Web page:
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The Sicilian Girl-Movie Review *** 08/31/2012

Posted by Films to consider in Action/Thriller, Based on true events, Bastia Italian Film Festival, Crime, David di Donatello Awards, Italian National Syndicate of Film Journalists, Mafia, Marco Amenta, Movies.
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The Sicilian Girl (Italian) 2008 ***
La siciliana rebelle
Based on true events

Directed by Marco Amenta
Starring Veronica D’Agostino, Marcello Mazzarella, and Gerard Jugnot

WINNER, Audience Award; Youth Jury Prize; NOMINATED, Grand Jury Prize (Amenta), Bastia Italian Film Festival
NOMINATED, David Award-Best New Director; David of the Youth Award (Amenta), David di Donatello Awards
NOMINATED, Silver Ribbon, Best New Director (Amenta), Italian National Syndicate of Film Journalists

Rita Atria (D’Agostino), a tough-minded seventeen-year-old Sicilian girl, takes it upon herself to avenge her father’s and brother’s deaths at the hands of the Mafia. She has kept meticulous diaries for many years, and delivers them to the chief prosecutor (Jugnot), who has been trying to bring some of the men to justice for many years. Her information about the activities that took place in her village of Balata seem to provide the evidence he needs. Rita must eventually admit that her father, who was respected in their town but was also a Mafia don, was as guilty of killings and rapes as those she helped put on trial.

Although there is the expected Mafia violence in the film, the focus remains on the girl and her emotional, often erratic, reactions to what goes on around her. The ending is incredible, and even more so because it is true.

Some interesting trivia: Jugnot, who is French, speaks no Italian, and D’Agostino speaks no French. They acted against each other in Italian but otherwise could not communicate between scenes. The pair seemed to have an almost father-daughter type of connection.

Highly recommended.

114 min. Unrated. Adults themes and violence.

 

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Still Life-Movie Review*** 03/02/2012

Posted by Films to consider in Asian Film Awards, Durban International Film Festival, Highly recommended, Italian National Syndicate of Film Journalists, Kinema Junpo Awards, Los Angeles Film Critics Association Awards, Venice Film Festival.
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Still Life (Chinese) 2006 ***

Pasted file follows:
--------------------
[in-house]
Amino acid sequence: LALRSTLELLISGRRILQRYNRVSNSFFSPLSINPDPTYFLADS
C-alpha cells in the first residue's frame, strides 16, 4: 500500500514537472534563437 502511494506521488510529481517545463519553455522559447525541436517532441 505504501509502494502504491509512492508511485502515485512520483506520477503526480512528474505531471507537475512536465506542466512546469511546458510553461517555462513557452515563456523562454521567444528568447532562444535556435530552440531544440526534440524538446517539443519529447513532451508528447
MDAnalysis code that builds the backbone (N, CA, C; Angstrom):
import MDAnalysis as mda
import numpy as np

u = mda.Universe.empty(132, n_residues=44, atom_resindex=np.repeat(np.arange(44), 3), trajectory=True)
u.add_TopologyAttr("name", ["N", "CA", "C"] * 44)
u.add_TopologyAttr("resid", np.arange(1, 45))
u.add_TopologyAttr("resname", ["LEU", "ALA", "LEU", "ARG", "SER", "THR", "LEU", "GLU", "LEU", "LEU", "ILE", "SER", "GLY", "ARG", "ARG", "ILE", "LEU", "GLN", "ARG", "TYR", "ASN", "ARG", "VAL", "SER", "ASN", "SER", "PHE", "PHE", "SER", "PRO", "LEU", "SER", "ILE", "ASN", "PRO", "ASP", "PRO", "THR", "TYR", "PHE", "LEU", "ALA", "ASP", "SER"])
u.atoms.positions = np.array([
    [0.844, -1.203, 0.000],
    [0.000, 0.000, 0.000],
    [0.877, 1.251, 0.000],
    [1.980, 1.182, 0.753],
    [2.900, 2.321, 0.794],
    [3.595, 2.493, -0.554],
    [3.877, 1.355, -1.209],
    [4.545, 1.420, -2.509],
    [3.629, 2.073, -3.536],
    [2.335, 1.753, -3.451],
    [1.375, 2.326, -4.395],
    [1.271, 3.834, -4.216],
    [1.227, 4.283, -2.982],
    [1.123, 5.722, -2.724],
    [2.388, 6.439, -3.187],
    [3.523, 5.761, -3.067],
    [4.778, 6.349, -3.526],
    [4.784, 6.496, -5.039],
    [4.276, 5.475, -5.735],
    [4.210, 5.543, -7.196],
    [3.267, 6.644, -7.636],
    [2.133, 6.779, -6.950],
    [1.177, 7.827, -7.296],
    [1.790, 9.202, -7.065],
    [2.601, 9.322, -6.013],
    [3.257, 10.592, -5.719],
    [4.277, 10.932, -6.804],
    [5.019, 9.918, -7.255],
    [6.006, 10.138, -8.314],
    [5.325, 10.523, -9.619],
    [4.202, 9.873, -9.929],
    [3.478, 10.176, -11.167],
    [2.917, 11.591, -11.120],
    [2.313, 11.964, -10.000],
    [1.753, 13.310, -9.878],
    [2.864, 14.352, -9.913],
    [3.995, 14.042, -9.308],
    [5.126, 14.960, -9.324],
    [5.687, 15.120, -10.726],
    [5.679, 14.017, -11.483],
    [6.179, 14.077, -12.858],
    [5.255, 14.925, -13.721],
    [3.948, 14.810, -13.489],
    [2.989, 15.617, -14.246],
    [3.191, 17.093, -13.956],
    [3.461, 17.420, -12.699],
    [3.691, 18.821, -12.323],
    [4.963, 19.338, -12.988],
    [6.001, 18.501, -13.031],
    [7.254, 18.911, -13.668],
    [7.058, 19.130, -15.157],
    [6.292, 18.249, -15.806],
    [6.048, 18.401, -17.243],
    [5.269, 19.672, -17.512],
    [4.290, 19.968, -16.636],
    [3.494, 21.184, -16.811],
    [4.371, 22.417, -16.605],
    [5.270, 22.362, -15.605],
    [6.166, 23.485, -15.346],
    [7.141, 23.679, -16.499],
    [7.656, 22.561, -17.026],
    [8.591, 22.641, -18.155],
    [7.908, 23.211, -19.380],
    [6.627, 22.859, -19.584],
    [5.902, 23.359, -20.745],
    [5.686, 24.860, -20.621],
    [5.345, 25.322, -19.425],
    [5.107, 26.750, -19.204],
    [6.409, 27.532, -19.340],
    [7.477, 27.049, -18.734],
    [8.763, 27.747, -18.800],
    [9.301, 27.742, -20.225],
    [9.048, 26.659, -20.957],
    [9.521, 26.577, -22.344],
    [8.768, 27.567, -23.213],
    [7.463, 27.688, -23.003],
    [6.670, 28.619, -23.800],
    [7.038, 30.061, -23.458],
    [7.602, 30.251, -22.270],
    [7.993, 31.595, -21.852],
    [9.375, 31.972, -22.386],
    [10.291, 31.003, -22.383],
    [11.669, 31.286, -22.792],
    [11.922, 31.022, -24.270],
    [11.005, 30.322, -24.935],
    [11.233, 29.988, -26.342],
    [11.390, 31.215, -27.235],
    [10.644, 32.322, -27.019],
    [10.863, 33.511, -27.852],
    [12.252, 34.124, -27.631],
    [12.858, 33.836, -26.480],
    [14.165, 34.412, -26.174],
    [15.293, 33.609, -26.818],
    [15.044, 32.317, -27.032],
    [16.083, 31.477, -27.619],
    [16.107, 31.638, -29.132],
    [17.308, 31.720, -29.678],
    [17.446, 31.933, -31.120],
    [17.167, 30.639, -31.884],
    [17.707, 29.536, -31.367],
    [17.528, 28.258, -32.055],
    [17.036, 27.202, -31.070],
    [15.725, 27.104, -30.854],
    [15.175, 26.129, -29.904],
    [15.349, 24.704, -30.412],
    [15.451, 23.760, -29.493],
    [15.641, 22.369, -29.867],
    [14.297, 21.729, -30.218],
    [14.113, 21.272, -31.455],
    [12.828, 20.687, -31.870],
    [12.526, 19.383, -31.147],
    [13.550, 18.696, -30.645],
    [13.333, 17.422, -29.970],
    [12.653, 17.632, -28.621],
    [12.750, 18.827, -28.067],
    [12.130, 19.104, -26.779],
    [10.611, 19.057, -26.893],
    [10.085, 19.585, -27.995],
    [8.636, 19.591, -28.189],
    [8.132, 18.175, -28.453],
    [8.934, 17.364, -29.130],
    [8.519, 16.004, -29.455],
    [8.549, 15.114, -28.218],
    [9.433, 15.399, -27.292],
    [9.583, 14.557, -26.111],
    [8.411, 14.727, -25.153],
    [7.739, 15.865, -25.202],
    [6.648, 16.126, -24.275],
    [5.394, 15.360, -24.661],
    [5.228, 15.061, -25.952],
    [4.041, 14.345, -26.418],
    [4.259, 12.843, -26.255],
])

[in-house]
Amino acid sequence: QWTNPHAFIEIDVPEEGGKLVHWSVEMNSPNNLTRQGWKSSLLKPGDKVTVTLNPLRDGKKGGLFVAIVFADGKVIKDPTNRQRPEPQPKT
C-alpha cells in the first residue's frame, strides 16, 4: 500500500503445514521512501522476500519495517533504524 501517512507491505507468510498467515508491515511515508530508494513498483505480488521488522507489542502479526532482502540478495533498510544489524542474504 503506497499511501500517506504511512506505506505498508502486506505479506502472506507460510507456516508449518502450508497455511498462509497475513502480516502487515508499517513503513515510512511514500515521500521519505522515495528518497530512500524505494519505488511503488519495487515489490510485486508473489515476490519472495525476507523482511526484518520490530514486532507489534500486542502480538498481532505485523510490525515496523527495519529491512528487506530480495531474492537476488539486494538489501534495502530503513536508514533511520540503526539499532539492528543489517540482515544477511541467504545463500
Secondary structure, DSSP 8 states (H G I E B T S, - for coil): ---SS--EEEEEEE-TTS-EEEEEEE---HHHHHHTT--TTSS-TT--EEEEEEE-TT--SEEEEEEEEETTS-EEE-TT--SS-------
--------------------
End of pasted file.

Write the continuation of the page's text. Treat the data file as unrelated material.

Sanxia haoren

Written and directed by Zhang Ke Jia
Starring Tao Zhao, Zhou Lan, and Sanming Han

Among other awards:
WINNER, Best Director (Zhang Ke Jia); NOMINATED, Best Composer; Best Film, Asian Film Awards
WINNER, Best Direction (Zhang Ke Jia), Durban International Film Festival
NOMINATED, Silver Ribbon-Best Non-European Director (Zhang Ke Jia), Italian National Syndicate of Film Journalists
WINNER, Best Foreign Film; Best Foreign Director (Zhang Ke Jia), Kinema Junpo Awards
WINNER, Best Cinematography (Nelson Yu Lik-Wai); Best Foreign Film (Zhang Ke Jia), Los Angeles Film Critics Association Awards
WINNER, Golden Lion (Zhang Ke Jia), Venice Film Festival

To document the ravaging effects of the Three Gorges Dam project on a town along the Yangtze River in southeast China, director Zhang Ke Jia combines his visual observations with parallel fictional stories of two people separated from their spouses. Sanming has traveled to Fengjie looking for the wife and daughter he hasn’t seen for sixteen years. Shen Hong (Zhou Lan) has come back to visit her husband after two years apart. The stories are punctuated by the pounding of sledge hammers as buildings are destroyed.

The controversial Three Gorges Dam project is one of the largest artificial projects in Chinese history, flooding 60,000 hectares of land; many 2,000-year-old towns, along with the history and culture they contained, are being quickly destroyed. In the process, more than 1,000,000 people must be relocated, with many family members ending up in vastly different parts of the country.

The simplicity and pace of the stories might not appeal to some. I appreciated the opportunity to see what is happening to these towns, villages, and cities. The director’s interview is worthwhile viewing, as it gives a perspective on what he was trying to accomplish and how. The film is separated into four parts: cigarettes, liquor, sweets, and tea. Although the country now has a “market economy,” these are reminders of the “planned economy” projects of the past, when such items were rationed.

Highly recommended.

111 min. Not rated.

For more information about the Three Gorges Dam, click here and here.